The actual battles lasted from January 26 to February 4, 1915. The Ottoman army accumulated over 20,000 troops, but they still couldn’t manage to break through the British defense army, which had gathered a whopping 30,000 men (mostly recruits from the Indian army).

At first, the Turkish infantry gathered at the central route across the Sinai River, but as soon as the British and French ships entered the Suez Canal they immediately started firing at the Turks. It was quite unexpected for the Arab army, and those who tried to cross the river were met with Indian machine-gunners.

This multiplayer map will be really exciting, as it involves various types of action, including the infantry clashes, the battleship attacks and the support from the sky.

Desert Mounted Corps (Sinai and Palestine Campaign)

Desert Mounted Corps (Sinai and Palestine Campaign) Battlefield 1

The Desert multiplayer map in Battlefield 1 is very similar to the “Silk Road” map from Battlefield 4: China Rising. The events take place in a huge deserted area at the times of Sinai and Palestine Campaign that started with an Ottoman Raid of the Suez Canal in 1915, and ended with the Armistice of Mudros in 1918.

The famous Desert Mounted Corps that took part in all the battles of Sinai and Palestine conflict consisted of Australian light horse, British yeomanry, and New Zealand mounted rifles brigades. These brave men had been assigned to patrol the deserts of the No Man's Land during WWI.

It is still not clear which of the many conflicts will be present in this multiplayer map, but you can be sure that there will be lots of heavy artillery and horse riding involved. Another possibility is that this will be an open map with random attack-and-defense campaigns.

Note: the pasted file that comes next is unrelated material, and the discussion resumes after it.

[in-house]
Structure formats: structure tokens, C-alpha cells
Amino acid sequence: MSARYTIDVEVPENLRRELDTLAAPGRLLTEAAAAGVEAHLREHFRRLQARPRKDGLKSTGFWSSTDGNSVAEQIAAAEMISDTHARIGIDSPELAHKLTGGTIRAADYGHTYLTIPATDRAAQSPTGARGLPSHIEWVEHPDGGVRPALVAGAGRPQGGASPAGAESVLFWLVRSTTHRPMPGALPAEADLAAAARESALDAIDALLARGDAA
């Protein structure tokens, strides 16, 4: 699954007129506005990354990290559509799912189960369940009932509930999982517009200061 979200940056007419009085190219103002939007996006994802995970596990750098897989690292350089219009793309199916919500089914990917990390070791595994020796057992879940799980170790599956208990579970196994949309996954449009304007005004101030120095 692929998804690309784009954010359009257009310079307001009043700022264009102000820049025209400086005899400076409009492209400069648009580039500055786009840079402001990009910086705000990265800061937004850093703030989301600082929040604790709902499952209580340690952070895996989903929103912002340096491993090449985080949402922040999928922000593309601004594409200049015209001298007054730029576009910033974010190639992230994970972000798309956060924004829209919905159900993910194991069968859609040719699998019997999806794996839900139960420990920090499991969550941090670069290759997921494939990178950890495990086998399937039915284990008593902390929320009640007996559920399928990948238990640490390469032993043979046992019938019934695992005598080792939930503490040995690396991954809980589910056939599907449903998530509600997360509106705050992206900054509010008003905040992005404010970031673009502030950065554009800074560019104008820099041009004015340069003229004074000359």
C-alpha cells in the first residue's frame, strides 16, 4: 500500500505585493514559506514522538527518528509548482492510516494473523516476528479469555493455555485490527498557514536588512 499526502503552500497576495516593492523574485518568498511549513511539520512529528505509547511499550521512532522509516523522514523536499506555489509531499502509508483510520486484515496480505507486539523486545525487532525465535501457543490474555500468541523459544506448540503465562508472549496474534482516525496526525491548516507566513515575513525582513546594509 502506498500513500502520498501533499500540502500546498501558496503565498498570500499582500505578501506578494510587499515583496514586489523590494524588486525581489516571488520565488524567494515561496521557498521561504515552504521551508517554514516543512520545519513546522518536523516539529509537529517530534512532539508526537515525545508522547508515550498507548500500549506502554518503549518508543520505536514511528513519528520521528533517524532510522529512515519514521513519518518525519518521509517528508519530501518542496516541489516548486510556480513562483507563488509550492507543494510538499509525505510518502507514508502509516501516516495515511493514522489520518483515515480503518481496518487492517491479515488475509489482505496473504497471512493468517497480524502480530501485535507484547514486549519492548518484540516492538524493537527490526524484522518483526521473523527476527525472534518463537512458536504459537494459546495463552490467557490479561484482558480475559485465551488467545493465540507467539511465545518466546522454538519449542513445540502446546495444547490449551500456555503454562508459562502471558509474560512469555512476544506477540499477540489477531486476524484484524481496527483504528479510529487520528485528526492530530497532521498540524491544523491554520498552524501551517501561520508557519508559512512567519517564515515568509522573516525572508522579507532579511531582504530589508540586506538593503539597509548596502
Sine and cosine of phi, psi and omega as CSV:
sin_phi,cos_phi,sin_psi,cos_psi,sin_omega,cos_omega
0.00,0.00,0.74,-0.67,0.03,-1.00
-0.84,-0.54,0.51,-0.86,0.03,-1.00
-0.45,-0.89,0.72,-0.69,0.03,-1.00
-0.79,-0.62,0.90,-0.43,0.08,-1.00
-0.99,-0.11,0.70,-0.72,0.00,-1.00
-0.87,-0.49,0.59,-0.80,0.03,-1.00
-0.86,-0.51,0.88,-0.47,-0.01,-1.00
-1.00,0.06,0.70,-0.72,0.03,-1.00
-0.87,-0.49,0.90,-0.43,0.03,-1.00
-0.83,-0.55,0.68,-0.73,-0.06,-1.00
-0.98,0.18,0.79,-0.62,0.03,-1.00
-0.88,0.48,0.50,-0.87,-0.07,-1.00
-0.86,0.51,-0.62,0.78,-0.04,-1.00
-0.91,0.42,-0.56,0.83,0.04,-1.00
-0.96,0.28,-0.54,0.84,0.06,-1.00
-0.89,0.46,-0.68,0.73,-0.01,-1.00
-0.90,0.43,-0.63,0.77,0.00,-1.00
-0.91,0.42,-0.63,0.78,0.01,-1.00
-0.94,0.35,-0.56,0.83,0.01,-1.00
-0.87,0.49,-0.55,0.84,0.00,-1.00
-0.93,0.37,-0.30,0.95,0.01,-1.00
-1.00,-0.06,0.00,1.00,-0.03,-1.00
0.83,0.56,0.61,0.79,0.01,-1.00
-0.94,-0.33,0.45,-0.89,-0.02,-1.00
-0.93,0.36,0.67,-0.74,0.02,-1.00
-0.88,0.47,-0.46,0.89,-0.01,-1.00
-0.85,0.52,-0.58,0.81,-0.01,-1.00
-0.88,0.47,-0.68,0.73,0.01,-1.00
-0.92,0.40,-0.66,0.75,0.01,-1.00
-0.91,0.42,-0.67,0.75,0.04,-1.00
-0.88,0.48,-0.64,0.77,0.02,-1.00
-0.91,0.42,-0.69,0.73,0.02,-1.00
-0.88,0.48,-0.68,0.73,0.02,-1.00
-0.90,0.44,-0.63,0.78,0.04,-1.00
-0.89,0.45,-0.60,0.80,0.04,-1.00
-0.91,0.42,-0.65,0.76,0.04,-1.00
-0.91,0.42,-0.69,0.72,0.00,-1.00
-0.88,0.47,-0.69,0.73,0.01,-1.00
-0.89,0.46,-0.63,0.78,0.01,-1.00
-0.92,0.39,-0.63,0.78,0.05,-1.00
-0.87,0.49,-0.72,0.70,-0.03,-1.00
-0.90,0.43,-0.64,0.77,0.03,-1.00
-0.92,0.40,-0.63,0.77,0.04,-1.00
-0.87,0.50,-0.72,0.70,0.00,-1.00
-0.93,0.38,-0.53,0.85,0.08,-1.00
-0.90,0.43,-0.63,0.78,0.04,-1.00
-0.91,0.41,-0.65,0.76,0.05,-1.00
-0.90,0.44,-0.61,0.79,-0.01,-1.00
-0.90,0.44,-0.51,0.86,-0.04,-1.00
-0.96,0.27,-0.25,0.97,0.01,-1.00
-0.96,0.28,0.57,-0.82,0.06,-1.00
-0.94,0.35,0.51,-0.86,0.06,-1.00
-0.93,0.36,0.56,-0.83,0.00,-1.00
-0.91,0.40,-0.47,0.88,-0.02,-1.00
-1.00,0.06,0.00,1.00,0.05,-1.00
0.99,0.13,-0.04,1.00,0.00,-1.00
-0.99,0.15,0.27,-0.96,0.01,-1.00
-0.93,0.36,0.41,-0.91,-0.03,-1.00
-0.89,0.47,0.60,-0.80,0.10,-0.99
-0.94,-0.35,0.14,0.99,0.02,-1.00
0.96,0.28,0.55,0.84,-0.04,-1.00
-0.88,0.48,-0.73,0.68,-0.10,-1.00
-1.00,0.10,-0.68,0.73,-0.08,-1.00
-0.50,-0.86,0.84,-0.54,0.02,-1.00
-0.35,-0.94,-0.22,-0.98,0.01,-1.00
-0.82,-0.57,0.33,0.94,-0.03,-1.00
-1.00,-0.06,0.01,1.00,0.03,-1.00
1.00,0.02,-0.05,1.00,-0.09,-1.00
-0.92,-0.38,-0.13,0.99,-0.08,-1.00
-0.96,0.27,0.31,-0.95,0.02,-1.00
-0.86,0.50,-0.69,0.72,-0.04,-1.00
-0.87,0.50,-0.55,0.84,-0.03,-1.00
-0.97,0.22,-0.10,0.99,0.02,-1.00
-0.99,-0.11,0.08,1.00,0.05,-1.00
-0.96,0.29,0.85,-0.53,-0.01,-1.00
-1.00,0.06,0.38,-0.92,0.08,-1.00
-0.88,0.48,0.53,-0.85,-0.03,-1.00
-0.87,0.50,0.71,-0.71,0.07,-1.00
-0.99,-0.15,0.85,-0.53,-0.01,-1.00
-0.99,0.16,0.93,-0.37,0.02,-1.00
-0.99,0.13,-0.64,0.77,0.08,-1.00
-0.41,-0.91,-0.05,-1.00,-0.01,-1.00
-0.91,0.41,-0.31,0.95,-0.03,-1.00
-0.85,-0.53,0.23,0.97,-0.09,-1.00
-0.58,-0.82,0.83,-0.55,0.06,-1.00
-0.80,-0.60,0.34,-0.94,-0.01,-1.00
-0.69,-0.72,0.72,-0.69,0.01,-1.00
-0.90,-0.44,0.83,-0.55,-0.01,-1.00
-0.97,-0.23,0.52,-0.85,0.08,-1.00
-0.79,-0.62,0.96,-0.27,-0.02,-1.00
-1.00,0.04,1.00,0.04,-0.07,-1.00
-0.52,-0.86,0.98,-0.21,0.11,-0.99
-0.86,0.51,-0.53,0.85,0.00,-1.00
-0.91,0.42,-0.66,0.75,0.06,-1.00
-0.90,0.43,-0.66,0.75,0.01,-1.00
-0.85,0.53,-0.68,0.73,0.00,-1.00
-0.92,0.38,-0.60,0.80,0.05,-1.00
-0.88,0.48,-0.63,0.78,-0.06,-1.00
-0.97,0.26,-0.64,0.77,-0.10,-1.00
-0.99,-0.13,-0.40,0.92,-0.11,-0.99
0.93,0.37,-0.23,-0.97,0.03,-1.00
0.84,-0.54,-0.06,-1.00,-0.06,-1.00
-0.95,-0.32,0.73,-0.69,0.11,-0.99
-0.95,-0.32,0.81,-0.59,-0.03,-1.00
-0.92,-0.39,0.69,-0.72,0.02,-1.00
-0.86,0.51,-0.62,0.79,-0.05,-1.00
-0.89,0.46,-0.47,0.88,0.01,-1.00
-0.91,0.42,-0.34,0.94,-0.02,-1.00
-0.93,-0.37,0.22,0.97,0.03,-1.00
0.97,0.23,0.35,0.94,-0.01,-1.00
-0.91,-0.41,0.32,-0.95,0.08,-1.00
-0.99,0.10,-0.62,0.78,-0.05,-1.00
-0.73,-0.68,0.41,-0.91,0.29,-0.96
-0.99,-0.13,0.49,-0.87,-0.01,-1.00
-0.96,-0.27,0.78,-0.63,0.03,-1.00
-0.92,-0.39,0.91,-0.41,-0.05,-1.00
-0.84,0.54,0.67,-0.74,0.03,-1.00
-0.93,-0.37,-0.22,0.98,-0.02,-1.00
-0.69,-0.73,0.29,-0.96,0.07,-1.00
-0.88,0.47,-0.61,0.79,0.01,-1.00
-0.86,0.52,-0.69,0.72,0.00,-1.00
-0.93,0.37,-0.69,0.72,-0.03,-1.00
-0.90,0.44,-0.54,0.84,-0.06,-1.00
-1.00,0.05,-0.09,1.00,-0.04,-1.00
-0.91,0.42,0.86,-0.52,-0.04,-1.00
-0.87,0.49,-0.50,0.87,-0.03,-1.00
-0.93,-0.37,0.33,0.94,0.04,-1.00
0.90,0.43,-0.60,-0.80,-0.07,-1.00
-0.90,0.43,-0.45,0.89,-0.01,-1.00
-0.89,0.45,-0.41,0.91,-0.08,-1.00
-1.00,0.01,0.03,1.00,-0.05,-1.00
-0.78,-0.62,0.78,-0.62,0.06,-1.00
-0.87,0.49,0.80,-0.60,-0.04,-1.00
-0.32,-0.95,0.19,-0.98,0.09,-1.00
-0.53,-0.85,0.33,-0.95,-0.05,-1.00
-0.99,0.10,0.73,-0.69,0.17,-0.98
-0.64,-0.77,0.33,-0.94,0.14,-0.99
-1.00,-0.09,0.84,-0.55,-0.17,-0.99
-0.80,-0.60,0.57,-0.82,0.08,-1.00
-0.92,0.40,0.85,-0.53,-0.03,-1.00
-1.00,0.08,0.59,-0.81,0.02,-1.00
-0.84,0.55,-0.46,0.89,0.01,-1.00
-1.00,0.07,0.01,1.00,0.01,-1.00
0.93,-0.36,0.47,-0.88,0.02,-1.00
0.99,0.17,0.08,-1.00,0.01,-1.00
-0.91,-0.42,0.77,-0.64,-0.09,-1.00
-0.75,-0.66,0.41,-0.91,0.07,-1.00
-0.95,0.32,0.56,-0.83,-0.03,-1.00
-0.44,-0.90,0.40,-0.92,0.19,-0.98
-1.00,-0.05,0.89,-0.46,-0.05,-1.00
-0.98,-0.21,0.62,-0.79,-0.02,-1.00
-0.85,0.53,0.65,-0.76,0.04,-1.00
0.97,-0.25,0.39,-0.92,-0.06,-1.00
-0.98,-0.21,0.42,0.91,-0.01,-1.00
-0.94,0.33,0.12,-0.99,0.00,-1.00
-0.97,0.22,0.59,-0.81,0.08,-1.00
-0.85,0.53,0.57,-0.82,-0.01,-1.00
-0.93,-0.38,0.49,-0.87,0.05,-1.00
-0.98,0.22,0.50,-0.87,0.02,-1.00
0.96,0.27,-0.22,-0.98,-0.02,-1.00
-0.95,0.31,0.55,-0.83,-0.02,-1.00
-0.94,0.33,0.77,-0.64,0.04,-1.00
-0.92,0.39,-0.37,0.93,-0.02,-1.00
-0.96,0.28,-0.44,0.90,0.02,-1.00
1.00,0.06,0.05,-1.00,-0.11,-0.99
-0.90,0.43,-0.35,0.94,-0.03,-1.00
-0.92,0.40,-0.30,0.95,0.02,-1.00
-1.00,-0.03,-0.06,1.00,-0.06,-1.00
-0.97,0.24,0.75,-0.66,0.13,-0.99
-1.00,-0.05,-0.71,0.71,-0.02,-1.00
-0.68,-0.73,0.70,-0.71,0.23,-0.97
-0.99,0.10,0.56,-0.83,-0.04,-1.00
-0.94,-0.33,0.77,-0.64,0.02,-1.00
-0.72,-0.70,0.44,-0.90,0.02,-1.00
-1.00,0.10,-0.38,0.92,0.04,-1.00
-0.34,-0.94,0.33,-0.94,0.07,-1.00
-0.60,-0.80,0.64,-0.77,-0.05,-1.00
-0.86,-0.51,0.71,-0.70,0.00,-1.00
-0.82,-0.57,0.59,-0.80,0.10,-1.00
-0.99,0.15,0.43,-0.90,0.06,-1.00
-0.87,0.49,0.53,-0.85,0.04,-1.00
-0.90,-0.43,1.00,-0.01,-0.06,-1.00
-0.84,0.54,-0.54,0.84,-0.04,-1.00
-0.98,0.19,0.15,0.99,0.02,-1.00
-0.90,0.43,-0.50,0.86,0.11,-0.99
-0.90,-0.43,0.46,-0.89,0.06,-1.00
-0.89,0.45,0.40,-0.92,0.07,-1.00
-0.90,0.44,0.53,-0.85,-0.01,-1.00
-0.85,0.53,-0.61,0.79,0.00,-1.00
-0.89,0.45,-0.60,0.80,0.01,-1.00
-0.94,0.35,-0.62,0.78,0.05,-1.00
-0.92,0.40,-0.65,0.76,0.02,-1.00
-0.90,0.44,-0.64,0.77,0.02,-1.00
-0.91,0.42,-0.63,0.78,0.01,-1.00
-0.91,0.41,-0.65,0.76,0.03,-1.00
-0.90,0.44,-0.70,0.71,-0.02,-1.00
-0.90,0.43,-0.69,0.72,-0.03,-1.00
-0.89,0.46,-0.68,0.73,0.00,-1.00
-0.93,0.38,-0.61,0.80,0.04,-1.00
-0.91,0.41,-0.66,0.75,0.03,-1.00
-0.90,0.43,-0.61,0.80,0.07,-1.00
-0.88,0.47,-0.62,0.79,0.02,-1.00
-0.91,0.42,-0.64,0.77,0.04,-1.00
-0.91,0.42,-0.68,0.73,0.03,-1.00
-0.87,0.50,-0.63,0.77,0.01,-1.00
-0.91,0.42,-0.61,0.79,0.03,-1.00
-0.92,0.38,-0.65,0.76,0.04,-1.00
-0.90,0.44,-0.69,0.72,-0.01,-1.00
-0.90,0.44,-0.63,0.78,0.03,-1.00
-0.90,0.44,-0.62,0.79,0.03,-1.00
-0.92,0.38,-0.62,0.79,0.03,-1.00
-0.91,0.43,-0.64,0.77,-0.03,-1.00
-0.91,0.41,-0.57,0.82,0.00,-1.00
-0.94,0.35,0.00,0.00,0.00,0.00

St. Quentin Scar

This map is prominently featured in all the available gameplay videos of Battlefield 1, so you should be familiar with it, if you’ve been following the game’s development. The events of The St. Quentin Scar took place in the village of Travecy, France during WWI.

The environment of the countryside allows for various tactical decisions: you can hide behind the hills or in the fields, control roads and outskirts for long-range combat with armored vehicles, or engage in the close-range combat with infantry right in the center of the village.

There had been many significant battles in France at the latter stage of WWI, but the conquest of Mont Saint-Quentin is considered by many as the greatest military achievement of the war.

At the center of the battle were the troops of the Australian 2nd Division against the German infantry. The casualties were quite significant with over 3,000 dead Australian soldiers, but the conquest ensured a complete German withdrawal eastwards back to the Hindenburg Line.

Battle of Passchendaele (Château Wood, Belgium)

Battle of Passchendaele (Château Wood, Belgium) Battlefield 1

It is interesting that developers of Battlefield 1 have decided to make a map based on a minor, but quite terrifying event that took place from July to November 1917 in the Château Wood, Belgium -- instead of the more famous Battle of Château-Thierry in France.

The Battle of Passchendaele had to be won since it was a major supply channel for the Germany’s Fourth Army. Many adverse factors played a role in the events of the Château Wood, which is one of the trickiest areas for military operations to begin with. On top of that, it was a rainy and unusually cold autumn, which made this battle a true challenge for both sides.

The area in the game looks like a burned down forest with dirty moist soil everywhere. So, if you enjoy particularly grim and challenging missions, try this map out when the game is released. And, if you can’t wait, then sign up for the early access beta-test here.

Battle of Amiens

Battle of Amiens Battlefield 1

The famous final battle of Amiens marked the end of the exhausting war. The event took place from August to November 1918 in the city of Amiens that is located in the northern part of France.

This is the only multiplayer map in Battlefield 1 that showcases a life-sized city of the early 20th century, so it is quite unique in this regard.